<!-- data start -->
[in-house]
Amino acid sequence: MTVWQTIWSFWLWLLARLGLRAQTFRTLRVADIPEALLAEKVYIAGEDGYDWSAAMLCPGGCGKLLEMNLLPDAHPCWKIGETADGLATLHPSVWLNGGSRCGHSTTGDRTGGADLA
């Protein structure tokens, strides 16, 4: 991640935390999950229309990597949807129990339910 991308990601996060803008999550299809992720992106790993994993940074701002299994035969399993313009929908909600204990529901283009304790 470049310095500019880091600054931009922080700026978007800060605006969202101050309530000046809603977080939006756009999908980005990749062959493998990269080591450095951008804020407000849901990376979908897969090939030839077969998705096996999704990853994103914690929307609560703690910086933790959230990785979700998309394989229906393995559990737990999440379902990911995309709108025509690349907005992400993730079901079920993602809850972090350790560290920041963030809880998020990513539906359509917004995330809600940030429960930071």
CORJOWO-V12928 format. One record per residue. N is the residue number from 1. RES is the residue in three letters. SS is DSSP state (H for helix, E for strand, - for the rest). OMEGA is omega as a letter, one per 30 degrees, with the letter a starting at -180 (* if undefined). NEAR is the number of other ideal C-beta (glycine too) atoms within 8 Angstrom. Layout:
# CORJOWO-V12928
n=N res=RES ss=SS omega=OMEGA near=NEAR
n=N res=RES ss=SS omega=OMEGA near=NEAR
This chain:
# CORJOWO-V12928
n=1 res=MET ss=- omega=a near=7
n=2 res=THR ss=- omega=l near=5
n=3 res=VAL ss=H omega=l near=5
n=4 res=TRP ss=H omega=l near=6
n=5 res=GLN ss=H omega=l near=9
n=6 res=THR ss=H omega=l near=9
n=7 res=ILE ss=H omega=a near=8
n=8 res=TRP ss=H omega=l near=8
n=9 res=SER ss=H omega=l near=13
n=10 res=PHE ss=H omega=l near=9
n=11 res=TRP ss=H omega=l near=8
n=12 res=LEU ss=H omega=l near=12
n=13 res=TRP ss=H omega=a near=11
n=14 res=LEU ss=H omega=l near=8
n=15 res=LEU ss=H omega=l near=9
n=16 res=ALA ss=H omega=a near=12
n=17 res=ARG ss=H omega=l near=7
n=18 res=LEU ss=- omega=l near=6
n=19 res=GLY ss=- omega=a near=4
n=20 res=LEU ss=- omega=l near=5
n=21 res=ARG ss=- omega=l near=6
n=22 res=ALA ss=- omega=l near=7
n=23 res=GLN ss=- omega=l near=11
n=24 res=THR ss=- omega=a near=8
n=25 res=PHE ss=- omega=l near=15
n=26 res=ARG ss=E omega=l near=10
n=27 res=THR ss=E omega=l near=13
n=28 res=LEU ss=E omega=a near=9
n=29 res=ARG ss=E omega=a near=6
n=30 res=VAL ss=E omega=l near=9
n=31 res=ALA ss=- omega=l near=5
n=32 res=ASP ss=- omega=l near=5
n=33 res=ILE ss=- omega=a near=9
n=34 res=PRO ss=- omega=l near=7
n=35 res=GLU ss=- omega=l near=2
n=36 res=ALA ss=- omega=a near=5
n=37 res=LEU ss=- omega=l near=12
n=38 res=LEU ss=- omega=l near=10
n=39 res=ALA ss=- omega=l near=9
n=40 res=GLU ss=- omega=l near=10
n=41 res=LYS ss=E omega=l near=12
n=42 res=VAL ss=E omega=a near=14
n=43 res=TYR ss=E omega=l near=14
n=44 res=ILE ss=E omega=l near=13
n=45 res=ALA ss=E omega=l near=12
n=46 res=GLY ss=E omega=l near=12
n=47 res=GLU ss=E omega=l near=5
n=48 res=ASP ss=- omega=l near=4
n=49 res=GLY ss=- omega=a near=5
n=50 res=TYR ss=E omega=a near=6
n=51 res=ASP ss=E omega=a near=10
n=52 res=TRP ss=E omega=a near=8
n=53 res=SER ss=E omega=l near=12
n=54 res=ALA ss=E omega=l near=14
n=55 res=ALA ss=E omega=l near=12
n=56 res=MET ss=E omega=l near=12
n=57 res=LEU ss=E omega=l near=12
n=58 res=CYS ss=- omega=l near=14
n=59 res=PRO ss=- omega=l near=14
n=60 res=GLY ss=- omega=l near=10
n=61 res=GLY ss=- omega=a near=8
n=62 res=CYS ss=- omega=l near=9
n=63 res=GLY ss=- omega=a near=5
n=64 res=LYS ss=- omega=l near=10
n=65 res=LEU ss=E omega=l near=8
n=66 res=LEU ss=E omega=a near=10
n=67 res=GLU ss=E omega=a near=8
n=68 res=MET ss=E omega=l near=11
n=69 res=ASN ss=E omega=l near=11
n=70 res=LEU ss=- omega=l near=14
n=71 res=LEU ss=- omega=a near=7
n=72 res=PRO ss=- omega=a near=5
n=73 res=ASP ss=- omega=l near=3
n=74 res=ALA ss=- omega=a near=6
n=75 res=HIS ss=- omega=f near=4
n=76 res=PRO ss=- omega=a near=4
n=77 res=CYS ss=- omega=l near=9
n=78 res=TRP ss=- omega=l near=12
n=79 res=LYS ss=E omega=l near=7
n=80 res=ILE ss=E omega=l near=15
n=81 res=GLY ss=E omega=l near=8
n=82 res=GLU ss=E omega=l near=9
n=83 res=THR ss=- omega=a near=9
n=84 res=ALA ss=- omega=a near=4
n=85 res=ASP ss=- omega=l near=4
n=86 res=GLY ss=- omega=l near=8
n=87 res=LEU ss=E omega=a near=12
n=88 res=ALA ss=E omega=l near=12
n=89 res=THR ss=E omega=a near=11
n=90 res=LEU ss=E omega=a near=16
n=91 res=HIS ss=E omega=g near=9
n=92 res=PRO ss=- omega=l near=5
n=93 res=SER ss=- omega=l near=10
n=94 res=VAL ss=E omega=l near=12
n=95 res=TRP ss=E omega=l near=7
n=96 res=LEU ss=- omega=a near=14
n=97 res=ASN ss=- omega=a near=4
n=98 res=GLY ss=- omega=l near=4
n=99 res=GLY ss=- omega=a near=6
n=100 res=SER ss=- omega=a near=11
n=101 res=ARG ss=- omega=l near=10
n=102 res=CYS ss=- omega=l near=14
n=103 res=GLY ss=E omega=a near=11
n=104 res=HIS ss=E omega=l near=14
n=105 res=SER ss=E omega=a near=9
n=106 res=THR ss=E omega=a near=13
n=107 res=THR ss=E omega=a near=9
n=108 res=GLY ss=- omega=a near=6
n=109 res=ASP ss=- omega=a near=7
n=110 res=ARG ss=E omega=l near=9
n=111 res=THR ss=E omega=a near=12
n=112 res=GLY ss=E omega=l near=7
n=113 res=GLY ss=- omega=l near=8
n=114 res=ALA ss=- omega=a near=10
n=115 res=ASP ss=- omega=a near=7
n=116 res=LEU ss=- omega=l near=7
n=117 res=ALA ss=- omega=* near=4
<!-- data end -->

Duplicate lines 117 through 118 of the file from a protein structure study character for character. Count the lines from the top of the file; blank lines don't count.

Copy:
n=108 res=GLY ss=- omega=a near=6
n=109 res=ASP ss=- omega=a near=7